Today my Pops would have turned 75. The King of Isabelle Avenue left us far to soon. And while I am wistful on his birthday, I like to remember the man for who he really was. He was a backyard adventurer, a big spender, a mountain man, an ear piercer, and a fabricator of tales of wonder. He could tell you something completely absurd with such conviction – I always worried that the one time I called him on something would be the one time it was all true.
In 2003 I received a call from my brother Max. He asked me if I had seen Big Fish yet. I hadn’t even heard of it. He said I needed to see it. A couple of days passed and my nephew called and told me the same thing – I had to go see this movie. They offered…
I love to see wildlife in unusual circumstances. I recently entertained a chickadee in my house for several hours while it decided to avoid the bitter cold. Of course that lead to a photo-op and possibly a future blog post.
Over the holidays I went to Las Vegas to see family. My brother Max has moved to the Fruity Chicken full-time and I often find photo ops with his menagerie, but his wife Karen and I took a run out to Boulder City one afternoon. We went in search of the bighorn sheep that live along the canyons that make up the shoreline of Lake Mead. In my mind I thought we would be headed out to the wilds to capture those amazing beasts out in the desert where I had spotted them in my youth. No, we went to a local park where the bighorns have taken over the baseball field. They come out each day to graze and on the day we visited only the smaller sheep came out from the mesquite thicket. I framed my shots carefully to avoid the playground equipment and the tennis courts.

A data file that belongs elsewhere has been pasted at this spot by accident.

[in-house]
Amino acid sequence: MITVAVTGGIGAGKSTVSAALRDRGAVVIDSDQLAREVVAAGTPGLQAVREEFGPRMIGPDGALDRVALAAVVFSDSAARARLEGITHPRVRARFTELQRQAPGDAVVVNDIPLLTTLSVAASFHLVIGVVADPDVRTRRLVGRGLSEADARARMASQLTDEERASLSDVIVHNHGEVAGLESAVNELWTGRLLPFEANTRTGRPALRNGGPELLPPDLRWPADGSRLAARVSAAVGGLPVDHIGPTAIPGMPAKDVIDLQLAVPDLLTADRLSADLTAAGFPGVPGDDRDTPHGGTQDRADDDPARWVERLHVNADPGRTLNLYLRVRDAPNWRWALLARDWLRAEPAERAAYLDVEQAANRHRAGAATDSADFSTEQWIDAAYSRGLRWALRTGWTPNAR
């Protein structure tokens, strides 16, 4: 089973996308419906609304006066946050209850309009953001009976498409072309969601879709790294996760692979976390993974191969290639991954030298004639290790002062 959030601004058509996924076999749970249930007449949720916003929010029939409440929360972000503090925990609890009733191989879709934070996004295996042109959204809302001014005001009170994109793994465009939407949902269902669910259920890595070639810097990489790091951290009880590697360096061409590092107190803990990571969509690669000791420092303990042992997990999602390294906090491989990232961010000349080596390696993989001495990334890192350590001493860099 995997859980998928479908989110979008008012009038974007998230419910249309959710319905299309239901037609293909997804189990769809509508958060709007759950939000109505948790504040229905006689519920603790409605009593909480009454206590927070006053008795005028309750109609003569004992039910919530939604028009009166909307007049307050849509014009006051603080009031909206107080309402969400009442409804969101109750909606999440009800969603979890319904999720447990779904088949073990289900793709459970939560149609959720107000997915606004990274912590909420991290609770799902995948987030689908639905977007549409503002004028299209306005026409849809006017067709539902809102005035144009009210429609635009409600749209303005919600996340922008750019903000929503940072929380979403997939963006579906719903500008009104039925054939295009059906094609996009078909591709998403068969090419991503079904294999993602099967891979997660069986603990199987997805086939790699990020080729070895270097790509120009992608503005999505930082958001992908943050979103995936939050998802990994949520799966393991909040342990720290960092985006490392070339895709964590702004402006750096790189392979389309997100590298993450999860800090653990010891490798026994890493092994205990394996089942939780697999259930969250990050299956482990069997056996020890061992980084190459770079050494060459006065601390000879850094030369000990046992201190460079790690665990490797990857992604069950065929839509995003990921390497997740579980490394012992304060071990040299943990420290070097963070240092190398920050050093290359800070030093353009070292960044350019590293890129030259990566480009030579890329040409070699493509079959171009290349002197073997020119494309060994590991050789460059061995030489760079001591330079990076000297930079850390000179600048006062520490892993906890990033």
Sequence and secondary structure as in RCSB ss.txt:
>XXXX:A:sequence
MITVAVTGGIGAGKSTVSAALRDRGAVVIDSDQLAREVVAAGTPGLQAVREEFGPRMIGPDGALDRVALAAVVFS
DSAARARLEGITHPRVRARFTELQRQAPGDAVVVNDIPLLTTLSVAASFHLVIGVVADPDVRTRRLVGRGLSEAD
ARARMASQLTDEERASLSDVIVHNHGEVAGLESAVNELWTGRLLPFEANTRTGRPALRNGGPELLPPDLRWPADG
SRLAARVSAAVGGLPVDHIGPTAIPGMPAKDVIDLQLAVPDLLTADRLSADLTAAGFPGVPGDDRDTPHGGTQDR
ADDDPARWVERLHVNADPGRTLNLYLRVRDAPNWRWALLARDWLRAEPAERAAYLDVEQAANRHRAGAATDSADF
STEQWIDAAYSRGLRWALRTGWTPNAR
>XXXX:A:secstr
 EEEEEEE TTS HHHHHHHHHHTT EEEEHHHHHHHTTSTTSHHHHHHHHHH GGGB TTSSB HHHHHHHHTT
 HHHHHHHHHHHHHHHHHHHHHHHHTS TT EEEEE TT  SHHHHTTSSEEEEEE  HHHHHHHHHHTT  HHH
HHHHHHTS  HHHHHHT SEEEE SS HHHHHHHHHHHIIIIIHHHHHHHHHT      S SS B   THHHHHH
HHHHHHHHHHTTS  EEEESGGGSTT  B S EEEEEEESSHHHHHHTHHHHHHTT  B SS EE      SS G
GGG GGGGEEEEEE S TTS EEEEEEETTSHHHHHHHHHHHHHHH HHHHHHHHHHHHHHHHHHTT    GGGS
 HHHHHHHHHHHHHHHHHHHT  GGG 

When we first arrived they were below us in the field, over the course of about 45 minutes they walked right past us and into the playgrounds. I actually shot some of these shots with my portrait lens!
Careful framing gives this shot the feel of the open west…
As the herd shifts you can see the cages around the trees. That is Lake Mead in the background. They had just moved across the field and were very close. I shot this with my portrait lens.
I shot this with my Fast Fifty – they were only a few feet away at this point
I moved back to get this shot, they didn’t seem to care that we were right there as they ate
I love the texture of their horns – this is a fairly young female.
The only reason to stop eating is to walk to a better place to eat.
A close up of that young ewe.
This youngster takes a second to look my way.
A little heated conversation before more eating.
This was the big man on campus. He was definitely the dominant male. As he matures his horns will continue to spiral.
Even the bossman takes a look at us.
Even with this closely mowed field there is plenty to snack on.
The big boy was really about the size of a small shetland pony, even so he stood out from the crowd
All the pretty girls seem to follow him around.
Bighorns fascinated me as a child. I used to draw them and worked really hard to get the horns just right. There was something about seeing them so near the playground that was pretty sentimental to me.
I always carry at least three lenses. You never know what you will need, even when the plan is to shoot wildlife. My zoom would never have let me get those panoramic shots with the lake and mountains in the background – I was so glad to have my portrait lens in my bag. For me I need to have a minimum of a portrait lens, a macro, and a long zoom. When I travel I throw in a wide-angle. The variety gives me options and lets me make sure I get the shot I want.